I developed BlueScan, an Android Bluetooth scanner, as a research project to better understand Bluetooth usage in the wild. The app scans for Bluetooth devices (Low Energy and Classic) and stores the results in a database on the phone which can then be downloaded for analysis. As a mobile app, it allows me to identify nearby Bluetooth signals as I'm driving around town - essentially war driving for Bluetooth except that it's scanning passively - it just listens for broadcasts but does not initiate any connections.
Initial Observations:After a couple of days of on-again off-again scanning as I tested the app, I had a look at the data I had collected. The most obvious observation based a small dataset of 152 devices was that one quarter of the Apple users (mostly iPhones, iPads and Macbooks) were broadcasting their full names via Bluetooth.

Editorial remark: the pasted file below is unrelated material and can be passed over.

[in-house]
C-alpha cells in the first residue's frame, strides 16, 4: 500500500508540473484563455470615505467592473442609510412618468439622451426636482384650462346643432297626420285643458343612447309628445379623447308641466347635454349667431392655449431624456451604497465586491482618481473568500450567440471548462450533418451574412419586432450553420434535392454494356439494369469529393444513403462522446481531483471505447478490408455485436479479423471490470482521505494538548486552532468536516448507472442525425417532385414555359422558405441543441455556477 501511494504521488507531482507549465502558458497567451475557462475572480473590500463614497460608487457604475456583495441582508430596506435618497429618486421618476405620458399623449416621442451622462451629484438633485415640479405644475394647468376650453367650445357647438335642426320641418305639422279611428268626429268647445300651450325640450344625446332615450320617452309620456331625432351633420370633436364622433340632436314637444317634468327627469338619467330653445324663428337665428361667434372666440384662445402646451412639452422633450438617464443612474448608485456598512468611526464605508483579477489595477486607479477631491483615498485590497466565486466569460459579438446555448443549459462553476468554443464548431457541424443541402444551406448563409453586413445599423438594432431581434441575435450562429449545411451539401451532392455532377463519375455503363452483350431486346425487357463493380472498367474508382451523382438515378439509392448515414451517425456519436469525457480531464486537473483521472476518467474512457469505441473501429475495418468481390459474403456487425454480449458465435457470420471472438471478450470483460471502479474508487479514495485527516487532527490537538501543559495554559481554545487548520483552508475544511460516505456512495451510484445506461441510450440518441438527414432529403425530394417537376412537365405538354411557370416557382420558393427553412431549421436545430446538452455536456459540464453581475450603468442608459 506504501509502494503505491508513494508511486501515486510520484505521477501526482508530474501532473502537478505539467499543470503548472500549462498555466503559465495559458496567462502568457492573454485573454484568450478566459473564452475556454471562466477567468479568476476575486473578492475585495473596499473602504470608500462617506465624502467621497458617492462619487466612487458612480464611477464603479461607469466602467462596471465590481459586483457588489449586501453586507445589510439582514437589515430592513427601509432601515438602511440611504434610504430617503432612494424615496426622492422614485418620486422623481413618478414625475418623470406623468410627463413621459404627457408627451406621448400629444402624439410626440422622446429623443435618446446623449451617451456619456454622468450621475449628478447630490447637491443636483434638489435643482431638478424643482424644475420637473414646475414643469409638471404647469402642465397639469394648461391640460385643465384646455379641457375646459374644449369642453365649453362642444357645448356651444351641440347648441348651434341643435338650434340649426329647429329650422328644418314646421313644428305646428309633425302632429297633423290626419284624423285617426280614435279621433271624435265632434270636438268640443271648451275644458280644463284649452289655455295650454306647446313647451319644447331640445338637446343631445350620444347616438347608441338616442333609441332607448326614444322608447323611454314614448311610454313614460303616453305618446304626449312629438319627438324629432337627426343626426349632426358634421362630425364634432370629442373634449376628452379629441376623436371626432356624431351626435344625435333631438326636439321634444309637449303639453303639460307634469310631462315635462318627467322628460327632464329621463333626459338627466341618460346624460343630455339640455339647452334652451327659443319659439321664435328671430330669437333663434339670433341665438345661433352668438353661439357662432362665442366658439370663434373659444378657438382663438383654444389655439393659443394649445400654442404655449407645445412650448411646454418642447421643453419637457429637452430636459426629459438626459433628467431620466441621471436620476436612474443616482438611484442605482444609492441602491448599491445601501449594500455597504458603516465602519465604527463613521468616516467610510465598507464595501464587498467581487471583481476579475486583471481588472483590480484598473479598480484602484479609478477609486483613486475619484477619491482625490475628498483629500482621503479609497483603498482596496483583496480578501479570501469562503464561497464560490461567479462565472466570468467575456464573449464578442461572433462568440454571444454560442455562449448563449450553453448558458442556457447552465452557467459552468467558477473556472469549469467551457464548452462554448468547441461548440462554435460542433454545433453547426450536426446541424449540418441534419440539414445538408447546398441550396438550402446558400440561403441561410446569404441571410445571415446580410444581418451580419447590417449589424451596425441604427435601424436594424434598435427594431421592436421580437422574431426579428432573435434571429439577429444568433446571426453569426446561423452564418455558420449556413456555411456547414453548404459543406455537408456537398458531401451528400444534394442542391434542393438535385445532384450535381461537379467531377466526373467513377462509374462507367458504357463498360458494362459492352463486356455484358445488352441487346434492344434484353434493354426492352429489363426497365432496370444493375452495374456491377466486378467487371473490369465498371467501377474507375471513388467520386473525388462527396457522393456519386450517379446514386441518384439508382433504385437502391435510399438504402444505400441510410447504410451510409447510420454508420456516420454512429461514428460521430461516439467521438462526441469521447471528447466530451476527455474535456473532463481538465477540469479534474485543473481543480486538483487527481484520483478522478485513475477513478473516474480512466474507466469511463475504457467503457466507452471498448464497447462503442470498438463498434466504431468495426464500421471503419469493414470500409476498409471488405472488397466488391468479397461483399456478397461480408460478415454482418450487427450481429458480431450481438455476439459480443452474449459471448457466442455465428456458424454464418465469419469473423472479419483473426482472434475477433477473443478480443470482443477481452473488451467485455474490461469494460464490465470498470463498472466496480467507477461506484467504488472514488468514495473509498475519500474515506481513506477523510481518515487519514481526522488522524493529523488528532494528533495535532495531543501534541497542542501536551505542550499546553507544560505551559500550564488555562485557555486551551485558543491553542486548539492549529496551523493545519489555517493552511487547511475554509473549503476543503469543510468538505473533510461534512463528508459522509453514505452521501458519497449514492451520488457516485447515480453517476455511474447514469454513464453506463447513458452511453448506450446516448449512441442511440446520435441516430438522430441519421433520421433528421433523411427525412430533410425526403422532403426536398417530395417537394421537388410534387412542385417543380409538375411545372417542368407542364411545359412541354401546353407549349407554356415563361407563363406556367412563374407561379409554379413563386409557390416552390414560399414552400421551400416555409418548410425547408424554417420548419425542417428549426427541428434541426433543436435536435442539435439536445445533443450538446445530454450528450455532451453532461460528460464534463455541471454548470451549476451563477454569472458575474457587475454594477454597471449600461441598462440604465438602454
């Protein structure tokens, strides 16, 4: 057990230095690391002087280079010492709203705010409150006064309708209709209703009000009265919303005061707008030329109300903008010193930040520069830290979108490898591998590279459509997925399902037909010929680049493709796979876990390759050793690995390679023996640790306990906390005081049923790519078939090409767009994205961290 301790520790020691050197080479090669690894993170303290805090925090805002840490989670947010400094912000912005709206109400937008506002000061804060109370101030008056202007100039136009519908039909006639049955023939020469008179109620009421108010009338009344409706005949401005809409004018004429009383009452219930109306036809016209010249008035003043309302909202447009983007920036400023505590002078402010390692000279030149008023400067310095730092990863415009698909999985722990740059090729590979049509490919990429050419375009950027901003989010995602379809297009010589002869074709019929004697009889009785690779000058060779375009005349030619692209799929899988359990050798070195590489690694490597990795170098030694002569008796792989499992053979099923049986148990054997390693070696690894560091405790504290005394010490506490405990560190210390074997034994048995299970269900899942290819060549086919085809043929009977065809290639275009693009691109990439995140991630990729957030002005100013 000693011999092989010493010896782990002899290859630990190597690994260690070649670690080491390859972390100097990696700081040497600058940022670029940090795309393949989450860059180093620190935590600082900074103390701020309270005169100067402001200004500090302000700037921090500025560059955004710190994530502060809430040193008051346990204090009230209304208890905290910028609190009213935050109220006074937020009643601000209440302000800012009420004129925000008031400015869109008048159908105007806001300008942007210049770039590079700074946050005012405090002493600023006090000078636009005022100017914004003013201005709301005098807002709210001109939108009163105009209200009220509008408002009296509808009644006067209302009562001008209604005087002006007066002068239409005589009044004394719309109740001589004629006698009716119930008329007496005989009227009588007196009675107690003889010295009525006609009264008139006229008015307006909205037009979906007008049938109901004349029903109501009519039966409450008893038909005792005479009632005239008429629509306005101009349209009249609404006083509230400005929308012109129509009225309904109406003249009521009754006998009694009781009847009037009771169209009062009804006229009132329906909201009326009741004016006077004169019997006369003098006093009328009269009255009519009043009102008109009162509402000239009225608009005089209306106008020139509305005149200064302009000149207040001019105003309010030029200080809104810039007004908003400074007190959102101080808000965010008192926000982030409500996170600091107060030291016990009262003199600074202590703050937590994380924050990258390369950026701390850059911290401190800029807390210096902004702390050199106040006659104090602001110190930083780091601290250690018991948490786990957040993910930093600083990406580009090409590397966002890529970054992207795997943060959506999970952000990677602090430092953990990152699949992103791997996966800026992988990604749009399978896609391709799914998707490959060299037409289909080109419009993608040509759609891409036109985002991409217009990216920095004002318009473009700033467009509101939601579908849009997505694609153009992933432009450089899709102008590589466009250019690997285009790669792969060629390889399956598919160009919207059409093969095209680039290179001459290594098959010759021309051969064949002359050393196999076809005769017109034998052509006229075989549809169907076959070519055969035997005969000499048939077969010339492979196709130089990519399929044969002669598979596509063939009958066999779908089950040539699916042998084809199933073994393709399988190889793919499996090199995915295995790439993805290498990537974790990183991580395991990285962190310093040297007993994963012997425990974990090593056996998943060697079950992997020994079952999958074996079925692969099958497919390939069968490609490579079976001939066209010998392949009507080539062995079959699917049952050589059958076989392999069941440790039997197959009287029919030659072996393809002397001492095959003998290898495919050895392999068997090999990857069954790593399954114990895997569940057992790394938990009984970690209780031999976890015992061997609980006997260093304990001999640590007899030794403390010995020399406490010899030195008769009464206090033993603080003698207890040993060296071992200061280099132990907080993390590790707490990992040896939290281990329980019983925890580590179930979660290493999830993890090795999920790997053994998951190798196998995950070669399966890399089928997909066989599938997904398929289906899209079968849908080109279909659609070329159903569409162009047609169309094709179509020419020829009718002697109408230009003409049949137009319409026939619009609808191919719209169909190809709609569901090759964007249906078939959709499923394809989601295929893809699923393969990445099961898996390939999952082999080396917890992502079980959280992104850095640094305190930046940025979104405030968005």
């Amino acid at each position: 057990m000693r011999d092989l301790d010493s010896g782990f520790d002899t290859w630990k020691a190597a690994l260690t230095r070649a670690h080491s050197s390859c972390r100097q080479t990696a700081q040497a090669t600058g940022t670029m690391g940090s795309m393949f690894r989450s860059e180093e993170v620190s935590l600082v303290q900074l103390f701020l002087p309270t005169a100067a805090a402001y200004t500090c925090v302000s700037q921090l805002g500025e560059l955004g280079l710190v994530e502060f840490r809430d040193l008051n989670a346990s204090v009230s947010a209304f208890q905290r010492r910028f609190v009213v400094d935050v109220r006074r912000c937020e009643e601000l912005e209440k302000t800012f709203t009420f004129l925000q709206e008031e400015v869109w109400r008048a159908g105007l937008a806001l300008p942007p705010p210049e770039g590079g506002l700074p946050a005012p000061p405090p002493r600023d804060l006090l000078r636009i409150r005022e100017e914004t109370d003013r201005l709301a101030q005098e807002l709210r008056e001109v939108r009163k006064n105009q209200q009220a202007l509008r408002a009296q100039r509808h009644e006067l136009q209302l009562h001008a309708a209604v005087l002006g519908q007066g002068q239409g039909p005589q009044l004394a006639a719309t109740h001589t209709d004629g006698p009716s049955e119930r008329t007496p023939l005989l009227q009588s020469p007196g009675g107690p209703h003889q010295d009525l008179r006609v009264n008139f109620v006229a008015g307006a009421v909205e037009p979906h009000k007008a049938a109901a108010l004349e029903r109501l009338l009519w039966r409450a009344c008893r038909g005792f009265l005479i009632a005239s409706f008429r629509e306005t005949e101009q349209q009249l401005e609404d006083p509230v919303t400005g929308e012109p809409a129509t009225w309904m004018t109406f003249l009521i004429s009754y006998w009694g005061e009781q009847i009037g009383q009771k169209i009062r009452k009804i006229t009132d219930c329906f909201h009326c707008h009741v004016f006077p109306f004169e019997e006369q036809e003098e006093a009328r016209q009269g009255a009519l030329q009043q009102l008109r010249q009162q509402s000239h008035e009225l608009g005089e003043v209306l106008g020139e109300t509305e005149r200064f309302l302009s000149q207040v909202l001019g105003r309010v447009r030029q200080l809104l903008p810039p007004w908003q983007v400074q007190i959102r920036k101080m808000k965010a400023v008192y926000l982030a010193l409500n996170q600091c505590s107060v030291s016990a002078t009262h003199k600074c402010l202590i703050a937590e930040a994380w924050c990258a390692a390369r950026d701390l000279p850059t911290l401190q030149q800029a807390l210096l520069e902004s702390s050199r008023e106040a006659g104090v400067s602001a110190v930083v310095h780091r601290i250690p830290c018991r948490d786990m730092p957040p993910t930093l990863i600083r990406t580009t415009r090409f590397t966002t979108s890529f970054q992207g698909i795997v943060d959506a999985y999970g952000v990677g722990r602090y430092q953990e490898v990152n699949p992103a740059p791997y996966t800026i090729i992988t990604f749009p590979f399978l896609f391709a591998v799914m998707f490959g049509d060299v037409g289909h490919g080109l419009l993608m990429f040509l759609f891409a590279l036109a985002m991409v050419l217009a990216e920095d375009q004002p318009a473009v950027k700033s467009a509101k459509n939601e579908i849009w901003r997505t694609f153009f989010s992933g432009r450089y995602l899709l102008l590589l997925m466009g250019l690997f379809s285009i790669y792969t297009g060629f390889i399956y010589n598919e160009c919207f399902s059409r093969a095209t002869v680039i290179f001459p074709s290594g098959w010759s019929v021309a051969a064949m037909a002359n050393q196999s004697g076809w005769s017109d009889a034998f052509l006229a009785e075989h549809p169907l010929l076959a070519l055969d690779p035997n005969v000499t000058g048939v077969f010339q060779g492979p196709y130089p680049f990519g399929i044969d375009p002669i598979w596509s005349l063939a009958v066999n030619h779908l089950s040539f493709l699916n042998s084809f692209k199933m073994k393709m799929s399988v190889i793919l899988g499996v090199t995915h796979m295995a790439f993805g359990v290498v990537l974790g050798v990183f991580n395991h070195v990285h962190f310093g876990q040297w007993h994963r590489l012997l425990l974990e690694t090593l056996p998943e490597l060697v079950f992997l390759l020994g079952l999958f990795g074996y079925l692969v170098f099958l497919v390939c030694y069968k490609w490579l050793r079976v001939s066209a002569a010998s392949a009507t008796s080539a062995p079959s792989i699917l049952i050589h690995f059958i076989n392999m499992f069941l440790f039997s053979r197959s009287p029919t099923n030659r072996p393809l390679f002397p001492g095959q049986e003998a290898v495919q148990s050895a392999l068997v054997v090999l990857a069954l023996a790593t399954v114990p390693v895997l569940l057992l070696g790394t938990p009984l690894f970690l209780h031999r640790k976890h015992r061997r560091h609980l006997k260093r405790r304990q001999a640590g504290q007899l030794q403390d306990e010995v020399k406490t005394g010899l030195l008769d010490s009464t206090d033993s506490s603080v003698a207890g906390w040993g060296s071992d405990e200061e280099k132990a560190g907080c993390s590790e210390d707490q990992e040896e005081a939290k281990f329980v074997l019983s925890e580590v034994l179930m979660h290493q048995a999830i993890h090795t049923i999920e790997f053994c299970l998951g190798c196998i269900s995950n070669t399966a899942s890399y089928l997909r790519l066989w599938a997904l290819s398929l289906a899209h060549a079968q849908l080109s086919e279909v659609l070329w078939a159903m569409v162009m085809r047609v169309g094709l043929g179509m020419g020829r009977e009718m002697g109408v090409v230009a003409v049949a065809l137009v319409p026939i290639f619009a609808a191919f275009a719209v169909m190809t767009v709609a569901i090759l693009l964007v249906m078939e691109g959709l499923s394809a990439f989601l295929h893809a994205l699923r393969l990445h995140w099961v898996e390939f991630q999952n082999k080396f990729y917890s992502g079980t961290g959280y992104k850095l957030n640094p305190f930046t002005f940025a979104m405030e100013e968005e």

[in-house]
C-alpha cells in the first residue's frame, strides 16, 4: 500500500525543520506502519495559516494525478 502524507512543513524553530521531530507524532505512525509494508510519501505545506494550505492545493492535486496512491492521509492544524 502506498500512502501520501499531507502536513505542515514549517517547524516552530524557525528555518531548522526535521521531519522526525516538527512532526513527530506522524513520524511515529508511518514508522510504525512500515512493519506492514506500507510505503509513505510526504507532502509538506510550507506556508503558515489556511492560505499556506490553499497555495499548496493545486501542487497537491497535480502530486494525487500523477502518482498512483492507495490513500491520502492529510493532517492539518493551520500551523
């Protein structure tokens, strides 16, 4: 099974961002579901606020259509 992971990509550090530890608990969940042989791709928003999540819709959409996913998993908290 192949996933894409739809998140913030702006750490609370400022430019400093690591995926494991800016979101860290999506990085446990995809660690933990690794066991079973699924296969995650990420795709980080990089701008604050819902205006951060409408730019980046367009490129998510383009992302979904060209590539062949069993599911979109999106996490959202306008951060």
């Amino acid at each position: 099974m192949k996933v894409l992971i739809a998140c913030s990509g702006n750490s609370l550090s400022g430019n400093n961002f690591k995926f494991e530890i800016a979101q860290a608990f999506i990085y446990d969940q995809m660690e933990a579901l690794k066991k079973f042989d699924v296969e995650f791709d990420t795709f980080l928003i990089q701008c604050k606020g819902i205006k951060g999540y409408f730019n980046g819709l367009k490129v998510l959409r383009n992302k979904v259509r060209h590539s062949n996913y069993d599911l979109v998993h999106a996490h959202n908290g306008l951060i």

Here is the breakdown based on the 152 devices in the dataset:
- 36 of the 152 devices were Apple devices
- 9 of the Apple devices included both first name and last name identifier, as in "John Abraham's iPhone"
- 19 of the Apple devices had just a first name identifier such as "John's MacBook Pro"
- Only 8 of the 36 Apple devices were broadcasting but not including some sort of personal or device naming in their broadcasts
In infosec, we'd characterize this as unnecessary information disclosure. While information disclosure by itself is not always a high risk security issue in the enterprise information security realm, it's best practice to avoid doing so. In the consumer realm this is a privacy issue and you never how or when this kind of information can be used or aggregated with some other data. Given the number of Bluetooth scanners in public places thanks to the adoption of Bluetooth Low Energy and the boost from iBeacon, Apple users should be aware of this.